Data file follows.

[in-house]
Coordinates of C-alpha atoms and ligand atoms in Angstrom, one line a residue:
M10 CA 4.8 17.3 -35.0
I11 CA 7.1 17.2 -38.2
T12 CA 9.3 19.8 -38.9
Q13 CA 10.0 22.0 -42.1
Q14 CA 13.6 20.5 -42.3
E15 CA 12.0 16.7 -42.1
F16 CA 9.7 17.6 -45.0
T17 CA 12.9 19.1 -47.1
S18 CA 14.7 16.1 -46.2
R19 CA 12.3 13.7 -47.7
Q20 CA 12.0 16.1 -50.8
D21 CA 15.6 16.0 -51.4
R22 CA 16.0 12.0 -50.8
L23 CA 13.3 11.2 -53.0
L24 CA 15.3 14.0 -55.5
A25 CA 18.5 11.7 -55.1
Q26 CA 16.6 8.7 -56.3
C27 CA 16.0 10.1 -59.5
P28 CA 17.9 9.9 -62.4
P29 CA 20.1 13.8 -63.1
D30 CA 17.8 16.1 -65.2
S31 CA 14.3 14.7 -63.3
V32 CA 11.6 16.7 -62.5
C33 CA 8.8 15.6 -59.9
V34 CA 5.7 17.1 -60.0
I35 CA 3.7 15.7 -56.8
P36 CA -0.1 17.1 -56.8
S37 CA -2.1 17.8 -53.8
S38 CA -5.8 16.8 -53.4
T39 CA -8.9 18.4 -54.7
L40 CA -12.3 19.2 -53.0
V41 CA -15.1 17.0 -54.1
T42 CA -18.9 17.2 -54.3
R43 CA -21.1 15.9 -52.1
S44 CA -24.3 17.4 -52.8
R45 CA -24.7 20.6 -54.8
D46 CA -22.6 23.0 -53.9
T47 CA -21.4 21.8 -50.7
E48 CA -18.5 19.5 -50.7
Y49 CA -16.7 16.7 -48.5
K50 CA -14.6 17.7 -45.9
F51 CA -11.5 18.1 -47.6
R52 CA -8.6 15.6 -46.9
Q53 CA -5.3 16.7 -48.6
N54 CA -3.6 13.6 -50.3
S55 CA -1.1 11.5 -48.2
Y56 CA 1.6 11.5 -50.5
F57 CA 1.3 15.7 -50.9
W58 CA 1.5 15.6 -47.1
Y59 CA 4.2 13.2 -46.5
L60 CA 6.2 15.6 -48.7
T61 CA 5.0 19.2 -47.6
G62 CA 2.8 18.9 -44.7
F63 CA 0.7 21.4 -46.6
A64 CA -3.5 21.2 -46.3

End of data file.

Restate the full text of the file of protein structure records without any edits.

[in-house]
Coordinates of C-alpha atoms and ligand atoms in Angstrom, one line a residue:
M10 CA 4.8 17.3 -35.0
I11 CA 7.1 17.2 -38.2
T12 CA 9.3 19.8 -38.9
Q13 CA 10.0 22.0 -42.1
Q14 CA 13.6 20.5 -42.3
E15 CA 12.0 16.7 -42.1
F16 CA 9.7 17.6 -45.0
T17 CA 12.9 19.1 -47.1
S18 CA 14.7 16.1 -46.2
R19 CA 12.3 13.7 -47.7
Q20 CA 12.0 16.1 -50.8
D21 CA 15.6 16.0 -51.4
R22 CA 16.0 12.0 -50.8
L23 CA 13.3 11.2 -53.0
L24 CA 15.3 14.0 -55.5
A25 CA 18.5 11.7 -55.1
Q26 CA 16.6 8.7 -56.3
C27 CA 16.0 10.1 -59.5
P28 CA 17.9 9.9 -62.4
P29 CA 20.1 13.8 -63.1
D30 CA 17.8 16.1 -65.2
S31 CA 14.3 14.7 -63.3
V32 CA 11.6 16.7 -62.5
C33 CA 8.8 15.6 -59.9
V34 CA 5.7 17.1 -60.0
I35 CA 3.7 15.7 -56.8
P36 CA -0.1 17.1 -56.8
S37 CA -2.1 17.8 -53.8
S38 CA -5.8 16.8 -53.4
T39 CA -8.9 18.4 -54.7
L40 CA -12.3 19.2 -53.0
V41 CA -15.1 17.0 -54.1
T42 CA -18.9 17.2 -54.3
R43 CA -21.1 15.9 -52.1
S44 CA -24.3 17.4 -52.8
R45 CA -24.7 20.6 -54.8
D46 CA -22.6 23.0 -53.9
T47 CA -21.4 21.8 -50.7
E48 CA -18.5 19.5 -50.7
Y49 CA -16.7 16.7 -48.5
K50 CA -14.6 17.7 -45.9
F51 CA -11.5 18.1 -47.6
R52 CA -8.6 15.6 -46.9
Q53 CA -5.3 16.7 -48.6
N54 CA -3.6 13.6 -50.3
S55 CA -1.1 11.5 -48.2
Y56 CA 1.6 11.5 -50.5
F57 CA 1.3 15.7 -50.9
W58 CA 1.5 15.6 -47.1
Y59 CA 4.2 13.2 -46.5
L60 CA 6.2 15.6 -48.7
T61 CA 5.0 19.2 -47.6
G62 CA 2.8 18.9 -44.7
F63 CA 0.7 21.4 -46.6
A64 CA -3.5 21.2 -46.3